Your mouth is one of your body's most important early warning systems. Don't ignore any suspicious lumps or sores that last more than two weeks. Should you discover something suspicious, make an appointment for a prompt examination. Early treatment may well be the key to complete recovery.
For more information about oral cancer, its diagnosis and treatment, visit the
Oral Cancer Foundation's Website.
The American Academy of Oral and Maxillofacial Pathology (AAOMP)
represents the dental specialty that identifies and manages diseases affecting the oral and maxillofacial regions and investigates the causes, processes and effects of these diseases. Our clinical practitioners, researchers, educators and microscopic diagnosticians collaborate with other dental and medical professionals to advance oral health care. Oral and maxillofacial pathologists (OMP) are uniquely trained to: Efficiently address both diagnosis and treatment of oral disease; rapidly and reliably establish the critical connection between oral disease and systemic disease and combine expertise in histopathologic diagnosis, clinical diagnosis and treatment.
For more information visit the American Academy of Oral and Maxillofacial Pathologists Web site at
The American Academy of Periodontology (AAP)
is the professional organization for periodontists – specialists in the prevention, diagnosis, and treatment of diseases affecting the gums and supporting structures of the teeth, and in the placement of dental implants. Periodontists are also dentistry's experts in the treatment of oral inflammation. They receive three additional years of specialized training following dental school, and periodontics is one of the nine dental specialties recognized by the American Dental Association. The AAP has 8,300 members world-wide.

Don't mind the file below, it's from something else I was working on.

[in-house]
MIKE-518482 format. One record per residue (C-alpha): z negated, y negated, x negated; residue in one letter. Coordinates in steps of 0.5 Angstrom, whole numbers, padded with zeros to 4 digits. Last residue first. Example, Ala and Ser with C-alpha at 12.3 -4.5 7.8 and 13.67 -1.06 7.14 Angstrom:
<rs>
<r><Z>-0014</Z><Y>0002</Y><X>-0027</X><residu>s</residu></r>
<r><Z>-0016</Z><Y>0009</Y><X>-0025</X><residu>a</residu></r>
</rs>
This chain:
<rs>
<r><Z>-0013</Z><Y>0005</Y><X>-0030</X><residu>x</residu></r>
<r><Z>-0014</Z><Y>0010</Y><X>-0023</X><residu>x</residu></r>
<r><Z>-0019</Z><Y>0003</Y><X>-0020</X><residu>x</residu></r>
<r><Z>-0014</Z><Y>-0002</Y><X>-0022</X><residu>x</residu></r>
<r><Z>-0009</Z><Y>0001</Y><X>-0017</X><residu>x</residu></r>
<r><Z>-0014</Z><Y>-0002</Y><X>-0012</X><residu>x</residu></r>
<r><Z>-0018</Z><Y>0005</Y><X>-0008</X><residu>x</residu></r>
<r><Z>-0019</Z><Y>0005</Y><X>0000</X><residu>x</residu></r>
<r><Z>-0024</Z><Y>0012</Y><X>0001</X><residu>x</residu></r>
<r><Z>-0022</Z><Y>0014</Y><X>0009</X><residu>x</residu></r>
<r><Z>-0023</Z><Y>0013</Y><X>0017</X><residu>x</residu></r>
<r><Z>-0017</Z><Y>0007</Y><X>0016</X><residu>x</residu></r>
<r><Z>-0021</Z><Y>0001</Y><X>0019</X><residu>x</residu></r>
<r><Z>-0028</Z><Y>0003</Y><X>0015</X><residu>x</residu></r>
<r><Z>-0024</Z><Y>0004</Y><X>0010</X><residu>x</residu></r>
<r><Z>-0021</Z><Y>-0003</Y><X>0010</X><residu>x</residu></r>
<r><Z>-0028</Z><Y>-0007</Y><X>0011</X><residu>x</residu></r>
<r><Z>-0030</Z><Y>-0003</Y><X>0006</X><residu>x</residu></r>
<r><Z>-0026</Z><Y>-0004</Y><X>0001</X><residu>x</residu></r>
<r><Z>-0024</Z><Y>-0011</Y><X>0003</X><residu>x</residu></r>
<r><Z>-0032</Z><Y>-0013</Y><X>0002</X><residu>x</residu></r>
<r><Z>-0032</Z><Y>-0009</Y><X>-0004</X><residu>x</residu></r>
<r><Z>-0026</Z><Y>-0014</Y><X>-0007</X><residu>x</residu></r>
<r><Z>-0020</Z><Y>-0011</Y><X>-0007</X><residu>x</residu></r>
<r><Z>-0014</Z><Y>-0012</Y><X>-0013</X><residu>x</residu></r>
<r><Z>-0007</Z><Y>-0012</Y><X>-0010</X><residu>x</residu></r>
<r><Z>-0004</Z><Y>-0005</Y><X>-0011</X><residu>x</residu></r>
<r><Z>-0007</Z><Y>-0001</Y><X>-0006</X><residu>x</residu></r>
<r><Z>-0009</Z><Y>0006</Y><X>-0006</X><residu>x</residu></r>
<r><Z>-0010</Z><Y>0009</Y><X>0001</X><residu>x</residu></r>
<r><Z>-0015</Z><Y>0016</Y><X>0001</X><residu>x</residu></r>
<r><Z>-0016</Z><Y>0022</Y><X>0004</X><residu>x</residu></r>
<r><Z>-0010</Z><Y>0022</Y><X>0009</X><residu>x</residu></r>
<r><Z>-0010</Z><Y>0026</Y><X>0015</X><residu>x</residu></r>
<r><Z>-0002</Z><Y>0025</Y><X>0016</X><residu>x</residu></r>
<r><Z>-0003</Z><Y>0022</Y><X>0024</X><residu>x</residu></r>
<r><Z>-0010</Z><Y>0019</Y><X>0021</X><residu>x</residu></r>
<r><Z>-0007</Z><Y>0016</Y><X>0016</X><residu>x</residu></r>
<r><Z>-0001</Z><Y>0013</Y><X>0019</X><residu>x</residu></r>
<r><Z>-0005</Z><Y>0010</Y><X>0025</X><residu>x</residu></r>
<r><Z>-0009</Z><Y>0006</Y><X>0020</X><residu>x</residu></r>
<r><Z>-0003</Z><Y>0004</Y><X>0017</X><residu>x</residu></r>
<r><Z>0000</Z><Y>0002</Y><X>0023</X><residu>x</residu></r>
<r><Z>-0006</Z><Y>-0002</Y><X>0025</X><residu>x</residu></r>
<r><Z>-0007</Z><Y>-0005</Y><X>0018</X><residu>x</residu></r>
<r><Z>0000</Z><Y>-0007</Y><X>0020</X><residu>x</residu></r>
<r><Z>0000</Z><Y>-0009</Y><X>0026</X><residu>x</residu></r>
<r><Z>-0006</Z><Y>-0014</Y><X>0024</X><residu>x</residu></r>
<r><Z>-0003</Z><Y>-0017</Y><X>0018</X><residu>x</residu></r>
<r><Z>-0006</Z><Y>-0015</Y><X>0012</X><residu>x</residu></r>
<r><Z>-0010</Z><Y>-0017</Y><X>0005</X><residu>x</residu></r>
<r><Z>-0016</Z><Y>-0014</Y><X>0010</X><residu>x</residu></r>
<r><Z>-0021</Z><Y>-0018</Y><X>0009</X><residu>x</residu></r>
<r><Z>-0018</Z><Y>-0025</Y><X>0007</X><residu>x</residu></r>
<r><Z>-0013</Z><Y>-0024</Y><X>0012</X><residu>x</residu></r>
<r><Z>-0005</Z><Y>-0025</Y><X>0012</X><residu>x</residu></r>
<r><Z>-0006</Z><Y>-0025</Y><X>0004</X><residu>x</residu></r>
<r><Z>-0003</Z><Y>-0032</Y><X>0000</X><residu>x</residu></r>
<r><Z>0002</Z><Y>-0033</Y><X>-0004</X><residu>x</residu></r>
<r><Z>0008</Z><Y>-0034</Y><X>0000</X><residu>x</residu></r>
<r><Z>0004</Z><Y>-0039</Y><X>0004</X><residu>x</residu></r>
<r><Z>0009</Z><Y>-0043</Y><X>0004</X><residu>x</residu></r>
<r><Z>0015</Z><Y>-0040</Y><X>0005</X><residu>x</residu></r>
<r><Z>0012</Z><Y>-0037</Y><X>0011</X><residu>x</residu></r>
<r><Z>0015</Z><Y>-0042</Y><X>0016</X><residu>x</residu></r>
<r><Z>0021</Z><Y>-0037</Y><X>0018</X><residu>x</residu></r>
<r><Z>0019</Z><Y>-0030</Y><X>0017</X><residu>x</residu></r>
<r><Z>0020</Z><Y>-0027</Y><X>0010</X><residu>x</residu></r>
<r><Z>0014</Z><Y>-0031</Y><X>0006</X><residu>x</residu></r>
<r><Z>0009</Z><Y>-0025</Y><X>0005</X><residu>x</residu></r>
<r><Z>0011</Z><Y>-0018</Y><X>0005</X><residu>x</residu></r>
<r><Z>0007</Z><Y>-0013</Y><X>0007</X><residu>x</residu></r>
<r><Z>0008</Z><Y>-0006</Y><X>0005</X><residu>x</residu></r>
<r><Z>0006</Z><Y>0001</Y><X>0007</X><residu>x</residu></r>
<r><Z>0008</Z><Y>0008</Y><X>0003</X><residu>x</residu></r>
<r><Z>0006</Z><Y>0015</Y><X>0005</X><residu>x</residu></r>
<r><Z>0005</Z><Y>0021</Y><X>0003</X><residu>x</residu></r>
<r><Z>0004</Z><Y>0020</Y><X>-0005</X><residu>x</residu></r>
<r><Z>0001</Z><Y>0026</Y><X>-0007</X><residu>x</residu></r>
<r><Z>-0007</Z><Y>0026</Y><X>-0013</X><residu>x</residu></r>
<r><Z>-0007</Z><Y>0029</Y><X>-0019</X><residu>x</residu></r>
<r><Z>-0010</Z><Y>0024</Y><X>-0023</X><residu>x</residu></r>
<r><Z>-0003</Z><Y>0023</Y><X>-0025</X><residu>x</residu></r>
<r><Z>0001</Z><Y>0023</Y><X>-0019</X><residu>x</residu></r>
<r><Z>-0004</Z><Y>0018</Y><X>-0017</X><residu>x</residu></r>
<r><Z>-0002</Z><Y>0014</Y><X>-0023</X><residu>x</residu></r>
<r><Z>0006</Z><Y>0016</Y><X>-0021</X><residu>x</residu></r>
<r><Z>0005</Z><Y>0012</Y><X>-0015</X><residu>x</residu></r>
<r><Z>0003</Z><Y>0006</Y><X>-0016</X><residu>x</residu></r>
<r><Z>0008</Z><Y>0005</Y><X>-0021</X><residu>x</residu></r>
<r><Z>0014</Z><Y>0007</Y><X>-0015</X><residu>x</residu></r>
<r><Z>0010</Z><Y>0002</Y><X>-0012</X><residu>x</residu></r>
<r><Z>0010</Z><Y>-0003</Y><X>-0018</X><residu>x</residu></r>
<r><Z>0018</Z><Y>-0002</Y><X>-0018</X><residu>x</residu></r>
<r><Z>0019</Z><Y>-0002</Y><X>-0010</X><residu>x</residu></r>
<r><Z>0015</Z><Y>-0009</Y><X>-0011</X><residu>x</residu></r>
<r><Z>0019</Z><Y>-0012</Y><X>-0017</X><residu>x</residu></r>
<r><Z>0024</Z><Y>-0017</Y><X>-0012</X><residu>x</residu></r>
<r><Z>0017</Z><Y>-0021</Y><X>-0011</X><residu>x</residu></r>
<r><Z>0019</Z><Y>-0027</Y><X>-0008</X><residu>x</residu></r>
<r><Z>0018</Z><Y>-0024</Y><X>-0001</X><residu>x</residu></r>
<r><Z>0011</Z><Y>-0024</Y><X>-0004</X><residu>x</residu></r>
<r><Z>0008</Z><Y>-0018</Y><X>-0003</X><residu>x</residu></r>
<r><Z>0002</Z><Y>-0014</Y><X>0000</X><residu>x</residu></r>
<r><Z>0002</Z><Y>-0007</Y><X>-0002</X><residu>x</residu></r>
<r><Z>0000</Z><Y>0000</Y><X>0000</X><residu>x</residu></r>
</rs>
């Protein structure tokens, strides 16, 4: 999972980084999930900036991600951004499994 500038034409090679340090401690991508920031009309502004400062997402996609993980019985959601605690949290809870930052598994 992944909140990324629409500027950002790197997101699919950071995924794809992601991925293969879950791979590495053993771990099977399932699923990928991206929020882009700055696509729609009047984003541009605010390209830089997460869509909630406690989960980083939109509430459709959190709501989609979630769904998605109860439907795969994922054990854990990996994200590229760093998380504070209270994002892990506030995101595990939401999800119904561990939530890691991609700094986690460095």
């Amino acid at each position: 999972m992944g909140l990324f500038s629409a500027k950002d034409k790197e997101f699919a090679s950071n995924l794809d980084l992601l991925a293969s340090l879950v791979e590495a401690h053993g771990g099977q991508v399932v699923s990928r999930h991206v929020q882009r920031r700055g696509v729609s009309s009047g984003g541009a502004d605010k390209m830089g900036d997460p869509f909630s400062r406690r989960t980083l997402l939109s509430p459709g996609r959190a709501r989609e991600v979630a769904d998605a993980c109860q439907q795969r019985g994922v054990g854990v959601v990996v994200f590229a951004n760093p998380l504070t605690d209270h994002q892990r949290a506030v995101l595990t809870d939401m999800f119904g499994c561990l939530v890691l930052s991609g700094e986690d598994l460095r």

For more information visit the American Academy of Periodontology Web site at
Saving Faces, Changing Lives® — The American Association of Oral and Maxillofacial Surgeons (AAOMS),
the professional organization representing more than 9,500 oral and maxillofacial surgeons in the United States, supports its fellows' and members' ability to practice their specialty through education, research and advocacy. AAOMS fellows and members comply with rigorous continuing education requirements and submit to periodic office anesthesia evaluations, assuring the public that all office procedures and personnel meet stringent national standards. For more information visit the American Association of Oral and Maxillofacial Surgeons Web site at
About the American Dental Association
The not-for-profit ADA is the nation's largest dental association, representing 157,000 dentist members. The premier source of oral health information, the ADA has advocated for the public's health and promoted the art and science of dentistry since 1859. The ADA's state-of-the-art research facilities develop and test dental products and materials that have advanced the practice of dentistry and made the patient experience more positive. The ADA Seal of Acceptance long has been a valuable and respected guide to consumer dental care products. The monthly The
Journal of the American Dental Association
) is the ADA's flagship publication and the best-read scientific journal in dentistry. For more information about the ADA, visit
. For more information on oral health, including prevention, care and treatment of dental disease, visit the ADA's consumer Web site